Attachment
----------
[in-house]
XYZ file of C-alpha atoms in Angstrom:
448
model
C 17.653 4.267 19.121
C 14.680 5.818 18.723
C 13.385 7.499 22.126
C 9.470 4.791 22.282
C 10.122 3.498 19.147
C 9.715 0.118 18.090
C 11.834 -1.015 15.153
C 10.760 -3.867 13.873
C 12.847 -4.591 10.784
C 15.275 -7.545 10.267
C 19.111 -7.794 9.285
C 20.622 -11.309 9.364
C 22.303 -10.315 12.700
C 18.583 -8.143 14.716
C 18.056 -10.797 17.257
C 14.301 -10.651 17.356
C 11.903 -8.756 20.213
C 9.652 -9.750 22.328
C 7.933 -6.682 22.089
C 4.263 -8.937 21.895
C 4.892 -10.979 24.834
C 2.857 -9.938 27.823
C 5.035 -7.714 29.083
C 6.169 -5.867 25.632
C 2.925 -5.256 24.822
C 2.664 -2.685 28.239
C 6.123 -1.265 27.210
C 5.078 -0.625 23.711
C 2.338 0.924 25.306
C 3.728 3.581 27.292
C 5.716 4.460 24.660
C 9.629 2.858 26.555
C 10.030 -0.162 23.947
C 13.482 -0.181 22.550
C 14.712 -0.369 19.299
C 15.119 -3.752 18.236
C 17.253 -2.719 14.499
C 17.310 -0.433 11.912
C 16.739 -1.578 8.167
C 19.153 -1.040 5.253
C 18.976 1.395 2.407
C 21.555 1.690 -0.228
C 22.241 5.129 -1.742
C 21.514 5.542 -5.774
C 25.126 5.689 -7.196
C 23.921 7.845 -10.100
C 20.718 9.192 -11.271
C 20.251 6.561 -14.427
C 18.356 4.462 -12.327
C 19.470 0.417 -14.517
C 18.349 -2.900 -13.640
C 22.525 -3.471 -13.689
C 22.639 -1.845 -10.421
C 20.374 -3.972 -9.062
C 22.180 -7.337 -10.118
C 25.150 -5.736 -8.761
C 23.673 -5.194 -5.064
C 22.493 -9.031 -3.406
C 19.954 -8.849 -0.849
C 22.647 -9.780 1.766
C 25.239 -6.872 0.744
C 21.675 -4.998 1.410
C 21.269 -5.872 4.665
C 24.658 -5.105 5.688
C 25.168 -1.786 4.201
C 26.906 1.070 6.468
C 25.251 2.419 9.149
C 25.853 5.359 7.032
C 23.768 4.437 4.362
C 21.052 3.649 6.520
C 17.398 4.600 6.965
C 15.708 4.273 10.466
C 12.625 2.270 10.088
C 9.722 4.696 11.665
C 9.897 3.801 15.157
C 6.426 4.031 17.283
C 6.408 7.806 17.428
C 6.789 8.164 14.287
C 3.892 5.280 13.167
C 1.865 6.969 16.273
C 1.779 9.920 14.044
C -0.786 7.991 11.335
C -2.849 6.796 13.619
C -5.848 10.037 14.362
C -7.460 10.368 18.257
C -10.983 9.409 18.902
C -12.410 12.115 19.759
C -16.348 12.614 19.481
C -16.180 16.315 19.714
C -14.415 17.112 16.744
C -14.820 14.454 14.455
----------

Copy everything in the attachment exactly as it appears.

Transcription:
[in-house]
XYZ file of C-alpha atoms in Angstrom:
448
model
C 17.653 4.267 19.121
C 14.680 5.818 18.723
C 13.385 7.499 22.126
C 9.470 4.791 22.282
C 10.122 3.498 19.147
C 9.715 0.118 18.090
C 11.834 -1.015 15.153
C 10.760 -3.867 13.873
C 12.847 -4.591 10.784
C 15.275 -7.545 10.267
C 19.111 -7.794 9.285
C 20.622 -11.309 9.364
C 22.303 -10.315 12.700
C 18.583 -8.143 14.716
C 18.056 -10.797 17.257
C 14.301 -10.651 17.356
C 11.903 -8.756 20.213
C 9.652 -9.750 22.328
C 7.933 -6.682 22.089
C 4.263 -8.937 21.895
C 4.892 -10.979 24.834
C 2.857 -9.938 27.823
C 5.035 -7.714 29.083
C 6.169 -5.867 25.632
C 2.925 -5.256 24.822
C 2.664 -2.685 28.239
C 6.123 -1.265 27.210
C 5.078 -0.625 23.711
C 2.338 0.924 25.306
C 3.728 3.581 27.292
C 5.716 4.460 24.660
C 9.629 2.858 26.555
C 10.030 -0.162 23.947
C 13.482 -0.181 22.550
C 14.712 -0.369 19.299
C 15.119 -3.752 18.236
C 17.253 -2.719 14.499
C 17.310 -0.433 11.912
C 16.739 -1.578 8.167
C 19.153 -1.040 5.253
C 18.976 1.395 2.407
C 21.555 1.690 -0.228
C 22.241 5.129 -1.742
C 21.514 5.542 -5.774
C 25.126 5.689 -7.196
C 23.921 7.845 -10.100
C 20.718 9.192 -11.271
C 20.251 6.561 -14.427
C 18.356 4.462 -12.327
C 19.470 0.417 -14.517
C 18.349 -2.900 -13.640
C 22.525 -3.471 -13.689
C 22.639 -1.845 -10.421
C 20.374 -3.972 -9.062
C 22.180 -7.337 -10.118
C 25.150 -5.736 -8.761
C 23.673 -5.194 -5.064
C 22.493 -9.031 -3.406
C 19.954 -8.849 -0.849
C 22.647 -9.780 1.766
C 25.239 -6.872 0.744
C 21.675 -4.998 1.410
C 21.269 -5.872 4.665
C 24.658 -5.105 5.688
C 25.168 -1.786 4.201
C 26.906 1.070 6.468
C 25.251 2.419 9.149
C 25.853 5.359 7.032
C 23.768 4.437 4.362
C 21.052 3.649 6.520
C 17.398 4.600 6.965
C 15.708 4.273 10.466
C 12.625 2.270 10.088
C 9.722 4.696 11.665
C 9.897 3.801 15.157
C 6.426 4.031 17.283
C 6.408 7.806 17.428
C 6.789 8.164 14.287
C 3.892 5.280 13.167
C 1.865 6.969 16.273
C 1.779 9.920 14.044
C -0.786 7.991 11.335
C -2.849 6.796 13.619
C -5.848 10.037 14.362
C -7.460 10.368 18.257
C -10.983 9.409 18.902
C -12.410 12.115 19.759
C -16.348 12.614 19.481
C -16.180 16.315 19.714
C -14.415 17.112 16.744
C -14.820 14.454 14.455